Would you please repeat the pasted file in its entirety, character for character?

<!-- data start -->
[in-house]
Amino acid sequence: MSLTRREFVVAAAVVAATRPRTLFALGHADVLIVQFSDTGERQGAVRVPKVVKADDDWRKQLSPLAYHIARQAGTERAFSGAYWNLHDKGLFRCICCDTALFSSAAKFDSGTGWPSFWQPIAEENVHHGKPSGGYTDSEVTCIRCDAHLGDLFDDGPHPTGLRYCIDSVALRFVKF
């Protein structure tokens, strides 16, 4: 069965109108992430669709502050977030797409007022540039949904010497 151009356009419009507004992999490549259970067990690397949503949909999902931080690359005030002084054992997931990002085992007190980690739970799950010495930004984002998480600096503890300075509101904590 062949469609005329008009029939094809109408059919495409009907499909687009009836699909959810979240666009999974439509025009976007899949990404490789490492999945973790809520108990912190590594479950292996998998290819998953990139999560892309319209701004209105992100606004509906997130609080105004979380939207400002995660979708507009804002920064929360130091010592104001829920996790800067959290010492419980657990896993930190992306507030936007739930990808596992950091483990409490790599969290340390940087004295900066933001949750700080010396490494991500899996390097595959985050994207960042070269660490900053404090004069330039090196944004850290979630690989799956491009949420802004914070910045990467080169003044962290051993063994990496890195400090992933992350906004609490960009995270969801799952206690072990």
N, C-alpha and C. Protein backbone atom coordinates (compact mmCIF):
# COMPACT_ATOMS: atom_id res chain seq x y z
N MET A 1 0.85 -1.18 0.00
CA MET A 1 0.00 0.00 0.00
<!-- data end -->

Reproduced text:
[in-house]
Amino acid sequence: MSLTRREFVVAAAVVAATRPRTLFALGHADVLIVQFSDTGERQGAVRVPKVVKADDDWRKQLSPLAYHIARQAGTERAFSGAYWNLHDKGLFRCICCDTALFSSAAKFDSGTGWPSFWQPIAEENVHHGKPSGGYTDSEVTCIRCDAHLGDLFDDGPHPTGLRYCIDSVALRFVKF
């Protein structure tokens, strides 16, 4: 069965109108992430669709502050977030797409007022540039949904010497 151009356009419009507004992999490549259970067990690397949503949909999902931080690359005030002084054992997931990002085992007190980690739970799950010495930004984002998480600096503890300075509101904590 062949469609005329008009029939094809109408059919495409009907499909687009009836699909959810979240666009999974439509025009976007899949990404490789490492999945973790809520108990912190590594479950292996998998290819998953990139999560892309319209701004209105992100606004509906997130609080105004979380939207400002995660979708507009804002920064929360130091010592104001829920996790800067959290010492419980657990896993930190992306507030936007739930990808596992950091483990409490790599969290340390940087004295900066933001949750700080010396490494991500899996390097595959985050994207960042070269660490900053404090004069330039090196944004850290979630690989799956491009949420802004914070910045990467080169003044962290051993063994990496890195400090992933992350906004609490960009995270969801799952206690072990």
N, C-alpha and C. Protein backbone atom coordinates (compact mmCIF):
# COMPACT_ATOMS: atom_id res chain seq x y z
N MET A 1 0.85 -1.18 0.00
CA MET A 1 0.00 0.00 0.00